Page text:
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GOOG Earnings: After Market No Likey

By - January 31, 2006

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GOOG is not doing well after releasing earnings. AP is calling it an “earnings miss.”



Google reported adjusted earnings of $1.54 per share, well below Wall Street’s forecast for $1.76 per share, even though it brought in higher revenue than expected.

Google shares were halted for the early part of the aftermarket session, then dropped significantly when trading resumed. Shares were down $68.17, or 15.8 percent, trading at $364.49 on the INET electronic exchange, from their close on the Nasdaq at $432.66.

From Google’s release:

“We are very pleased with our results for the fourth quarter as we

achieved excellent performance across our businesses,” said Eric

Schmidt, CEO of Google. “We generated significant revenue growth in

our core search and advertising business, driven by continued strength

in traffic and monetization. We will continue to invest significantly

as we develop innovative new products and as we extend our core

technologies to new user access points and to different channels.”

Q4 Financial Summary

Google reported revenues of $1.919 billion for the quarter ended

December 31, 2005, an increase of 86% compared to the fourth quarter of

2004 and an increase of 22% compared to the third quarter of 2005.

Google reports its revenues, consistent with GAAP, on a gross basis

without deducting traffic acquisition costs, or TAC. In the fourth

quarter, TAC totaled $629 million, or 33% percent of advertising

revenues.

Huh. I am not a stock picker, but I guess the fellow from Yahoo is feeling pretty smart about now.

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10 thoughts on “GOOG Earnings: After Market No Likey

  1. TechTrader says:

    I am a stock picker and I was negative on GOOG’s earnings before the call. But NOW I’m positive on the business after the announcement. Why? Because Google didn’t miss due to any deficiency with their business. They hit revenue targets.
    They missed because everyone mis-estimated the tax rate!
    Nothing’s wrong with the fundamental business.
    Now, if they’d just stop acting like dot-commers and make sure they know that they’re now running a business, it would make me feel even better.

  2. Fritz says:

    Hello, Googel is stop the No. 1 at least in Europe nearly 70-75% market share, even if times the shares slip downward at short notice. With China Googel shows times again pointed to be made must. Other offerers would have missed already in former times the chance had however those to have it. beautiful greets from Austria and sorry for my bad English

    cu Fritz

  3. Tom says:

    Wall Street Misses Google Numbers Again

    That’s what the headline should be.

    This just goe to further show how little they know about a business like Google. They kept getting it wrong to the under…now they’ve got it wrong to over. I’m not surprised.

    The numbers on Google look great. This is coming ffrom someone who bought at $115 though and I’m sure those that bought north of $400 are stinging a bit.

    Tom

  4. Kendall Willets says:

    Revenuewise, Google now has as many ads on the results page as results. Maybe they should caption it “Ads 1-10 of about 3,000,000″.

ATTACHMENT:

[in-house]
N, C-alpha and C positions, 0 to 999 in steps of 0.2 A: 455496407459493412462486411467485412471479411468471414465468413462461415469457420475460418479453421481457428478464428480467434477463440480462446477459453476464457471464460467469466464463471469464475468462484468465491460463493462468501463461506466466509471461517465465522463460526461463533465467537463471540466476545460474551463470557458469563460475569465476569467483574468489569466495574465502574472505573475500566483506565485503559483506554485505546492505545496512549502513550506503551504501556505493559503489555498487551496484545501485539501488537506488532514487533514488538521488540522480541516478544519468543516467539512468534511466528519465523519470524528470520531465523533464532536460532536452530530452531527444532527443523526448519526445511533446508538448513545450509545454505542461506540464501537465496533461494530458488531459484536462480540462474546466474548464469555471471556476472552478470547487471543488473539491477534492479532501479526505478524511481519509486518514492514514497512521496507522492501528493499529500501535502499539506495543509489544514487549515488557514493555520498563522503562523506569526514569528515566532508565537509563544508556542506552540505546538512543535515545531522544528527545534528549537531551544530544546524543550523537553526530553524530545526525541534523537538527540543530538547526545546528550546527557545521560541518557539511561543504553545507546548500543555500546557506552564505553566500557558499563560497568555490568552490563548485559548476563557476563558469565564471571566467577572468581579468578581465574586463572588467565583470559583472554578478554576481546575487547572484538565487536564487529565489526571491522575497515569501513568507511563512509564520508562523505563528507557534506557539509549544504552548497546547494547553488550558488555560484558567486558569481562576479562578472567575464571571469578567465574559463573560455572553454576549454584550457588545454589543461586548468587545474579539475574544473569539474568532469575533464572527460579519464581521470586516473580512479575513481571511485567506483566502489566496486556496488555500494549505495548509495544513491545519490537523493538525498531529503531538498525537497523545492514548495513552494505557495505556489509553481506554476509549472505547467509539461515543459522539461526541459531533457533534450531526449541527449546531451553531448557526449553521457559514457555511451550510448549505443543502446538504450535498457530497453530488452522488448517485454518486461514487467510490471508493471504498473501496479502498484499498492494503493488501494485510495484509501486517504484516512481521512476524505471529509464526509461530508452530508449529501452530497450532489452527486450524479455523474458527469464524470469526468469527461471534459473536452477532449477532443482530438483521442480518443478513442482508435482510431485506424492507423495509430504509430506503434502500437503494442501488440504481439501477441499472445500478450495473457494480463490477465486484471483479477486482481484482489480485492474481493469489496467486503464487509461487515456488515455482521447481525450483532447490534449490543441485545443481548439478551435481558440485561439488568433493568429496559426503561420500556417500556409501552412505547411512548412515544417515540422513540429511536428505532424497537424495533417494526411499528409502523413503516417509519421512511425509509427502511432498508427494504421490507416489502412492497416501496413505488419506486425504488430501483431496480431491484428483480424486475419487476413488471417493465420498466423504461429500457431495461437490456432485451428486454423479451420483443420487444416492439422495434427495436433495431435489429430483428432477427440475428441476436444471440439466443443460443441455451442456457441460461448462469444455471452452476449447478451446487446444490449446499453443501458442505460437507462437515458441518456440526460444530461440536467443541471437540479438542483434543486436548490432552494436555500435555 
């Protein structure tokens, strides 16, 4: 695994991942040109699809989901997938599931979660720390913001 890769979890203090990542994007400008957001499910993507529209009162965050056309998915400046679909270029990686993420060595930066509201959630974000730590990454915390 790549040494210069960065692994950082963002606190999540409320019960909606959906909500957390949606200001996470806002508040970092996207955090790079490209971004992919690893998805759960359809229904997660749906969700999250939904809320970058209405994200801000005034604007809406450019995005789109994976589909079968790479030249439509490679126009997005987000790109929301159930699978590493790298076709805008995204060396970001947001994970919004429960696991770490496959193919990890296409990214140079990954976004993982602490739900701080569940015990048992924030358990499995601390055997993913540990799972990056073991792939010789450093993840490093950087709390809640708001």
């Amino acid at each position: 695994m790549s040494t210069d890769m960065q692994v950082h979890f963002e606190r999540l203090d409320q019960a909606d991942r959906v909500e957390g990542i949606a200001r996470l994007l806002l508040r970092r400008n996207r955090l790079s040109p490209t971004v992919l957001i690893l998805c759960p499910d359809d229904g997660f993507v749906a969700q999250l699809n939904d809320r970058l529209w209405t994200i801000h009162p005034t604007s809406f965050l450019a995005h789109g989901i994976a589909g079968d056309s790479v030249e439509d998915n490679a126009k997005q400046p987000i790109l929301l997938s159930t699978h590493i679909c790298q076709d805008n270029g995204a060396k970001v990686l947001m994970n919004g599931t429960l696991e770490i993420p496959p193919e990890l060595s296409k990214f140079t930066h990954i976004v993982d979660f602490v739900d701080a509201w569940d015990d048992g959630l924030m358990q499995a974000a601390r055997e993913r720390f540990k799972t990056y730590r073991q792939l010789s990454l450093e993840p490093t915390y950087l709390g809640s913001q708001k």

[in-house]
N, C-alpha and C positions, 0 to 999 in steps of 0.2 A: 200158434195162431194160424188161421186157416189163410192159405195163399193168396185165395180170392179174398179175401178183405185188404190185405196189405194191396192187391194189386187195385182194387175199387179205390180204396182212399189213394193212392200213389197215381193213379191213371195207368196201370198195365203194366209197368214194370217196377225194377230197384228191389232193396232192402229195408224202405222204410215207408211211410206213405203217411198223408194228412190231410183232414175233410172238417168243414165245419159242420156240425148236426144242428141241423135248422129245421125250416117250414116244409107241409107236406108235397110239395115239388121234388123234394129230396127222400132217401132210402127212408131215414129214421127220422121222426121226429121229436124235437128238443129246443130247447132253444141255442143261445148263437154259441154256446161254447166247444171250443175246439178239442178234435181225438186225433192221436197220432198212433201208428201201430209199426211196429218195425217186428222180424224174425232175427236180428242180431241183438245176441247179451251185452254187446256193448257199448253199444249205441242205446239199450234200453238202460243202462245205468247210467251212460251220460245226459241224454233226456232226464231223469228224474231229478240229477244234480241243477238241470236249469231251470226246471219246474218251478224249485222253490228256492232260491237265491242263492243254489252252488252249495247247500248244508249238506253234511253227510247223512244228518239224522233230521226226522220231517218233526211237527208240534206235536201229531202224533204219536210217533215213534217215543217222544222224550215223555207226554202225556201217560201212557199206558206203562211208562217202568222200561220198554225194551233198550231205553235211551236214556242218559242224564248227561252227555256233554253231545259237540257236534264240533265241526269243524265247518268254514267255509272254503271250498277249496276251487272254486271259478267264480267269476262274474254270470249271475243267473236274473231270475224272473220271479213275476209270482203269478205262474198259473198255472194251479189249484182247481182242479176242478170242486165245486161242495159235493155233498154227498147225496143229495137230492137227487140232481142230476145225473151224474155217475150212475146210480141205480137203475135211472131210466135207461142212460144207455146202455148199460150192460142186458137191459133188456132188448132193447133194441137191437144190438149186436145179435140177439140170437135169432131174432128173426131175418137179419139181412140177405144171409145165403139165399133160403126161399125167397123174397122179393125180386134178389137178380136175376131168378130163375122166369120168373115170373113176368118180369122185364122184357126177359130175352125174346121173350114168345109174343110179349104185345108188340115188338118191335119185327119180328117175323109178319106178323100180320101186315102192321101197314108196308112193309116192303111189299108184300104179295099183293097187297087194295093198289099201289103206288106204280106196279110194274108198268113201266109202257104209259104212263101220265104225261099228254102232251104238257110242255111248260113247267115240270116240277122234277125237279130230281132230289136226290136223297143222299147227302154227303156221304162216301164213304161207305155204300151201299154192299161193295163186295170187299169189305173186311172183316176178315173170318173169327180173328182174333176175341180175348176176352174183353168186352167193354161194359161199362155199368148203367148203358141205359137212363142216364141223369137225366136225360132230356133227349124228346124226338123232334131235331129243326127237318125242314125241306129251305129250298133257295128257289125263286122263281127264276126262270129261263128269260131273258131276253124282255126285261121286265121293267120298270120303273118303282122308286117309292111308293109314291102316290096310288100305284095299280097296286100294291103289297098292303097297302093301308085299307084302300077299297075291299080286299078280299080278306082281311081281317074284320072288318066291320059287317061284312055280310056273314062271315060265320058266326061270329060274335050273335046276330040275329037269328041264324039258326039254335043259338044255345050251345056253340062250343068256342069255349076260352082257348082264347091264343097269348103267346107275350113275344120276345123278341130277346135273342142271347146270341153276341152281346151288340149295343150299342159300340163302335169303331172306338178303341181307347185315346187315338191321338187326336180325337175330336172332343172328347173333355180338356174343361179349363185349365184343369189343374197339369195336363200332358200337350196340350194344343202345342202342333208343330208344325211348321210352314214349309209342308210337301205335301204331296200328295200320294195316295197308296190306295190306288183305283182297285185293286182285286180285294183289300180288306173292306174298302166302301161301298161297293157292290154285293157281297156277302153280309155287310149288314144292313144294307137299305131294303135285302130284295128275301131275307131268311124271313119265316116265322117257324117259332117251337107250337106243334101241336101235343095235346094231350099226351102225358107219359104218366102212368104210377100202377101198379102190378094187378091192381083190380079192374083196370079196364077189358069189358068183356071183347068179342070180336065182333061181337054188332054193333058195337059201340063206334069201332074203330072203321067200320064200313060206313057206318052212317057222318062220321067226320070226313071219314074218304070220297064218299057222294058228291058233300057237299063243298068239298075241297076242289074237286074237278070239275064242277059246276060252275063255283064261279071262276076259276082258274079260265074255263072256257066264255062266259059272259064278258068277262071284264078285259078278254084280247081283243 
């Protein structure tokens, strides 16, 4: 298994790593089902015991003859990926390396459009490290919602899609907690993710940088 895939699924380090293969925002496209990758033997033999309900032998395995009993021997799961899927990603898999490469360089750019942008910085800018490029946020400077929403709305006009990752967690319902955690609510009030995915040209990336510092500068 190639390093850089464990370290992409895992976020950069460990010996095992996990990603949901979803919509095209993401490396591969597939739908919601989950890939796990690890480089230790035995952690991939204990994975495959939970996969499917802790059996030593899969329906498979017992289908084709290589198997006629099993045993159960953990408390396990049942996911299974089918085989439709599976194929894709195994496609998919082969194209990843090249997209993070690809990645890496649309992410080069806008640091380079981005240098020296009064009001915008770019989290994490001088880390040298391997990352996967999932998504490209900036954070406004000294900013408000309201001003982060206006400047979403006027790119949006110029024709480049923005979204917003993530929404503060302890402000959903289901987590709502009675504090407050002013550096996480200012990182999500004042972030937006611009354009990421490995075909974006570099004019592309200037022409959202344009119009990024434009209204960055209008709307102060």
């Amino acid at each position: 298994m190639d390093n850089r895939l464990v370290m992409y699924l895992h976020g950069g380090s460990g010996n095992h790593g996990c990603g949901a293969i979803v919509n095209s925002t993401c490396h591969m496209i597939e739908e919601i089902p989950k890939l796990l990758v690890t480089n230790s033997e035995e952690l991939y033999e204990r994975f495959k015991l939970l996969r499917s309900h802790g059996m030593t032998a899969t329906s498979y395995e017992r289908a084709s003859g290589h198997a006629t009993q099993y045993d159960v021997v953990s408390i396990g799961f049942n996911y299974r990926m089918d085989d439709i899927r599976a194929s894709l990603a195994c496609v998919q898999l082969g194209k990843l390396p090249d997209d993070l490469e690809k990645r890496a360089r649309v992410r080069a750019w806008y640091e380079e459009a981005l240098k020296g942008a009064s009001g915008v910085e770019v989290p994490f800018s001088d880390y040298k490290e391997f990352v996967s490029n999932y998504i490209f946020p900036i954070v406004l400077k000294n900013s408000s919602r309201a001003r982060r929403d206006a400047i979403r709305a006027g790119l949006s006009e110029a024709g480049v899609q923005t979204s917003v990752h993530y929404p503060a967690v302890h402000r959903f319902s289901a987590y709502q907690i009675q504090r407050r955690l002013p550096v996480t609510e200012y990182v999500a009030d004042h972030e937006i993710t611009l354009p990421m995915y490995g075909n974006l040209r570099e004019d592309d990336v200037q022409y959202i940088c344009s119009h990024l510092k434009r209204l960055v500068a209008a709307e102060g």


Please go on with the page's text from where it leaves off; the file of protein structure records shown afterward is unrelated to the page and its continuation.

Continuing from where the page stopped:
5. Philip Pearlman says:

    conocophillips had net income almost ten times that of goog this past q yet sports a market cap only 3/4 the size.

    what a joke..

    (oh yeah and cop pays you a quarterly dividend too.)

  6. Tom Olgin says:

    Clearly, Google saw early on in the quarter that UK sales were in a slump, and as the Yahoo fellow pointed out, tried to compensate with accelerator changes. I thought this type of wagging the wall Street dog’s tail was what Larry and Sergey explicitly stated they would not do in their prospectus. I will no longer be surprised if we see Google resorting to more such accelerators in 2006 as it tried to regain its Wall Street defying status.

  7. Joe Hunkins says:

    Amr nailed it. A great before-the-fact analysis.

  8. Nitin says:

    Hi John,
    Thanks for a very good site.
    I live in INdia and interested in Outsourcing. How can Google help me do a vertical search to find Outsource buyers as well as sellers?

  9. Nachos says:

    Here’s what happened – Wall Street realized that Google is an ad company, not a tech company. I read the comments here and at other blogs, and it sounds so much like what people used to say about apple, how they are innovating, that no one understands them, etc. What are you talking about? Everyone understands google, it’s just that the company that allowed itself to be touted in the press as the next microsoft is barely better than google? Is gmail attracting people away from yahoo mail? Not really. And google’s initiatives fall flat more often than they hit – RSS reader, google video, picasa, etc. Yahoo is the company with vision here, look at its deals with flickr and delicious.

    Yes, google is number 1 in search. Great. That’s a metric that doesn’t matter, like measuring eyeballs. Yahoo keeps users on its sites more than any other online service. That’s what matters.

    I wonder – if firefox had relied on yahoo search as it’s default homepage and search box rather than google, how big an impact would that have had?

    I’m not suggesting google will die, it will become just another player in the industry.

  10. @Nitin you can buy adwords

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